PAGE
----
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Description

As described in the Iterator Overview, one of the most important facts about iterators is that they have associated types. An iterator type, for example, has an associated value type : the type of object that the iterator points to. It also has an associated distance type, or difference type, a signed integral type that can be used to represent the distance between two iterators.

(Pointers, for example, are iterators; the value type of int* is int. Its distance type is ptrdiff_t, because, if p1 and p2 are pointers, the expression p1 p2 has type ptrdiff_t.)

Generic algorithms often need to have access to these associated types; an algorithm that takes a range of iterators, for example, might need to declare a temporary variable whose type is the iterators' value type. The class iterator_traits is a mechanism that allows such declarations.

The most obvious way to allow declarations of that sort would be to require that all iterators declare nested types; an iterator I's value type, for example, would be I::value_type. That can't possibly work, though. Pointers are iterators, and pointers aren't classes; if I is (say) int* , then it's impossible to define I::value_type to be int. Instead, I's value type is written iterator_traits::value_type. iterator_traits is a template class that contains nothing but nested typedef s; in addition to value_type, iterator_traits defines the nested types iterator_category, difference_type, pointer, and reference.

The library contains two definitions of iterator_traits: a fully generic one, and a specialization that is used whenever the template argument is a pointer type [1]. The fully generic version defines iterator_traits::value_type as a synonym for I::value_type, iterator_traits::difference_type as a synonym for I::difference_type, and so on. Since pointers don't have nested types, iterator_traits has a different definition.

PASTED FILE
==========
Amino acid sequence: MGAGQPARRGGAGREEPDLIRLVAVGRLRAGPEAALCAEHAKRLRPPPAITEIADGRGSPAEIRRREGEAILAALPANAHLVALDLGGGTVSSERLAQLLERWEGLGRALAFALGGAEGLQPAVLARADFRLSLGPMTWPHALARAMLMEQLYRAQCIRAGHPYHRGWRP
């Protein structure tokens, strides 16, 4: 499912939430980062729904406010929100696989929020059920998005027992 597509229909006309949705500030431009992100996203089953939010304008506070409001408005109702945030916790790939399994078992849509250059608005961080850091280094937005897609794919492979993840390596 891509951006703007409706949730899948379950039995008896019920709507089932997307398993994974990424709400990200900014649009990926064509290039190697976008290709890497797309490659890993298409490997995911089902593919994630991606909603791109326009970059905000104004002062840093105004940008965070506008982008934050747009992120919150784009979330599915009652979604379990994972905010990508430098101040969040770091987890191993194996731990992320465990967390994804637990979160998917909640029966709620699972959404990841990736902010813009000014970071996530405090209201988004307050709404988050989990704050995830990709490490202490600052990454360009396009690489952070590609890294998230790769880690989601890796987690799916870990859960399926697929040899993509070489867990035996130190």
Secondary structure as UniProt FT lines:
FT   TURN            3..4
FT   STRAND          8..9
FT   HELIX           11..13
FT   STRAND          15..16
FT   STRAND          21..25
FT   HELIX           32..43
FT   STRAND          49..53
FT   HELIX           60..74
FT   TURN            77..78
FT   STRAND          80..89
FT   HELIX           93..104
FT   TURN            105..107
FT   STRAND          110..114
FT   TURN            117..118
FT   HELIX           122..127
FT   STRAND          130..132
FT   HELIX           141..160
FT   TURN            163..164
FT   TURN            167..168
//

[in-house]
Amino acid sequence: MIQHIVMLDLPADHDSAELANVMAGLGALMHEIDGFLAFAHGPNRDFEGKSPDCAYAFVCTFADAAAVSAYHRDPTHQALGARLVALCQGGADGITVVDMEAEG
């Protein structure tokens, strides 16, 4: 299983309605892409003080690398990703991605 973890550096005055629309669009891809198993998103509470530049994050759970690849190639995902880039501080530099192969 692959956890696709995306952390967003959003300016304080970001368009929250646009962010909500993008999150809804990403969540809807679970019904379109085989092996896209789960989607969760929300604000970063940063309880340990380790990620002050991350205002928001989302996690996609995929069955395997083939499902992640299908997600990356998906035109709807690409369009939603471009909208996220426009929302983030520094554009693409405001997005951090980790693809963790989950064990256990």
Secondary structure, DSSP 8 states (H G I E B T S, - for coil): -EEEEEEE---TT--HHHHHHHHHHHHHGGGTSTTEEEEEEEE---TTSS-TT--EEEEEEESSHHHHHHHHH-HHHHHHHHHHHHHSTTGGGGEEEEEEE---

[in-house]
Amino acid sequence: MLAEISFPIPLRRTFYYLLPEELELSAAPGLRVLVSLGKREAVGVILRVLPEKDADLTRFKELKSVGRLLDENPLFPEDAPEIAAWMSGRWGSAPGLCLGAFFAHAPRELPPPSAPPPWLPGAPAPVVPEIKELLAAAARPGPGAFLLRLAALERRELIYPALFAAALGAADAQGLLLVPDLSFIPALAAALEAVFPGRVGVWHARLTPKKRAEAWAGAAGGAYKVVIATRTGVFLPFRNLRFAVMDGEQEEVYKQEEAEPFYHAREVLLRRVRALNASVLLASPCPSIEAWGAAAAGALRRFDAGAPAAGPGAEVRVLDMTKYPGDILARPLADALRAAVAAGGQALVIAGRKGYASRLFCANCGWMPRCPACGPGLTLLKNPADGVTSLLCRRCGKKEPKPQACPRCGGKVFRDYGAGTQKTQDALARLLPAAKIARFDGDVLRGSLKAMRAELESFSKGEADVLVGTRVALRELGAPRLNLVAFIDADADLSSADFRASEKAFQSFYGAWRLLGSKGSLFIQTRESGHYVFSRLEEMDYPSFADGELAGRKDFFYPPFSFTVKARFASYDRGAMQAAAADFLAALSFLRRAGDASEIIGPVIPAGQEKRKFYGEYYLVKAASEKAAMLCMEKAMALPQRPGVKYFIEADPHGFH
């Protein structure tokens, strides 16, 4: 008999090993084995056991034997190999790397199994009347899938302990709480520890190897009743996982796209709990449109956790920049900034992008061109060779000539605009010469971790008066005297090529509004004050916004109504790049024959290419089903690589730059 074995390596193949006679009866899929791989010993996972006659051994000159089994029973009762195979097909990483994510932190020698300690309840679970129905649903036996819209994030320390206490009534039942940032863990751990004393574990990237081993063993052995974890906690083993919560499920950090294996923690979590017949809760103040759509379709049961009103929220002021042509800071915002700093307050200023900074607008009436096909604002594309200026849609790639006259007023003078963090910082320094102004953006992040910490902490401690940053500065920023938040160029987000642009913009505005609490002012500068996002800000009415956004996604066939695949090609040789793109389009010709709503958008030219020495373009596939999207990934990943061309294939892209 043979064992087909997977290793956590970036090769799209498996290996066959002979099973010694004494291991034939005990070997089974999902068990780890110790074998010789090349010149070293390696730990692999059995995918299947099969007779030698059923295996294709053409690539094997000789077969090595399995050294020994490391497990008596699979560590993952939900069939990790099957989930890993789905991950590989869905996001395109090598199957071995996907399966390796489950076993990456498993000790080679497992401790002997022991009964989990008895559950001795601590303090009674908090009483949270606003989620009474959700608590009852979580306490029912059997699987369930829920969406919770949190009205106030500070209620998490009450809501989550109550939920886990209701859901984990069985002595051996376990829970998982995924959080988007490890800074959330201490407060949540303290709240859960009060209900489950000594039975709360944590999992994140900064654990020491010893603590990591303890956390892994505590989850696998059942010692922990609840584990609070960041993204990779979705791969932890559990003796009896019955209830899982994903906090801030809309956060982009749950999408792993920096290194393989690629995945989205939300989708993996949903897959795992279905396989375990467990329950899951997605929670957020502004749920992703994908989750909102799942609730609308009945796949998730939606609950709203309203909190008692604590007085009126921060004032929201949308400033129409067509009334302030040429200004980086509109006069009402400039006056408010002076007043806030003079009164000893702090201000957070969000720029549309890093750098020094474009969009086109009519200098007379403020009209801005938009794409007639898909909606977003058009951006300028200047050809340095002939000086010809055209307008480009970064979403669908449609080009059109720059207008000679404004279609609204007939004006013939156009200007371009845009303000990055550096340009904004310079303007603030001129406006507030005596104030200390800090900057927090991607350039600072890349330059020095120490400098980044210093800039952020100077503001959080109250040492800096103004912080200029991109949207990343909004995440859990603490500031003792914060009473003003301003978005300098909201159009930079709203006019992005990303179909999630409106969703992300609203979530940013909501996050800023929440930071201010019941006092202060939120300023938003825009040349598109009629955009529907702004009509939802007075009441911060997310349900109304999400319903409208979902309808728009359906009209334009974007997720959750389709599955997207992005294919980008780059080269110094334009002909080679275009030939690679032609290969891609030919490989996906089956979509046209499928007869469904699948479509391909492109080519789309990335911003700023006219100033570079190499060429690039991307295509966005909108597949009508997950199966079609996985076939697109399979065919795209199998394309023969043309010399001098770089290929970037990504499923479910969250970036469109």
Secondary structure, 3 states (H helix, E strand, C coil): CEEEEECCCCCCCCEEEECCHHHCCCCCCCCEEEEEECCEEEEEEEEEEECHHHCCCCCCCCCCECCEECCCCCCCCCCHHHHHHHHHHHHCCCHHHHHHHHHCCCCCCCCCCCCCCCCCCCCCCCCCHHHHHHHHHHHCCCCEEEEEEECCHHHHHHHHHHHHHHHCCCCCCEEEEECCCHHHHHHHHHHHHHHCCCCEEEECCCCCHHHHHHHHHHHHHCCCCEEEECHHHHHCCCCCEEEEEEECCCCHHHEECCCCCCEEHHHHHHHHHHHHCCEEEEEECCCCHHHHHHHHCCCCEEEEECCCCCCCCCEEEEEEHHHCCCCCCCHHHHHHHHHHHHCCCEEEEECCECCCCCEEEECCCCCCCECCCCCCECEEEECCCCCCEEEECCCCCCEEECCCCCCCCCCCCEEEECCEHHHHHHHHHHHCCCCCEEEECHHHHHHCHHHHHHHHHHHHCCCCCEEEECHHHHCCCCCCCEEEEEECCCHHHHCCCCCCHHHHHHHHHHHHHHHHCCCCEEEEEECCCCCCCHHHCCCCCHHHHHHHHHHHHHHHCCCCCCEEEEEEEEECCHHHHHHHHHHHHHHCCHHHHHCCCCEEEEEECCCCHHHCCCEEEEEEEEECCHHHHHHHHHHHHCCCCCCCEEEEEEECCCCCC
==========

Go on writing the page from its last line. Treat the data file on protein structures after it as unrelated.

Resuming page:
The implementation of iterator_traits is actually simpler than this discussion.

template

struct iterator_traits {

typedef typename Iterator::iterator_category iterator_category;

typedef typename Iterator::value_type value_type;

typedef typename Iterator::difference_type difference_type;

typedef typename Iterator::pointer pointer;

typedef typename Iterator::reference reference;

};


template

struct iterator_traits {

typedef random_access_iterator_tag iterator_category;

typedef T value_type;

typedef ptrdiff_t difference_type;

typedef T* pointer;

typedef T& reference;

};

If you are defining a new iterator type I, then you must ensure that iterator_traits is defined properly. There are two ways to do this. First, you can define your iterator so that it has nested types I::value_type, I::difference_type, and so on. Second, you can explicitly specialize iterator_traits for your type. The first way is almost always more convenient, however, especially since you can easily ensure that your iterator has the appropriate nested types just by inheriting from one of the base classes input_iterator, output_iterator, forward_iterator, bidirectional_iterator, or random_access_iterator.

Note that iterator_traits is new; it was added to the draft C++ standard relatively recently. Both the old iterator tags mechanism and the new iterator_traits mechanism are currently supported [1 , but the old iterator tag functions are no longer part of the standard C++ library and they will eventually be removed.


See also | Standard Template Library Programmer`s Guide | Example







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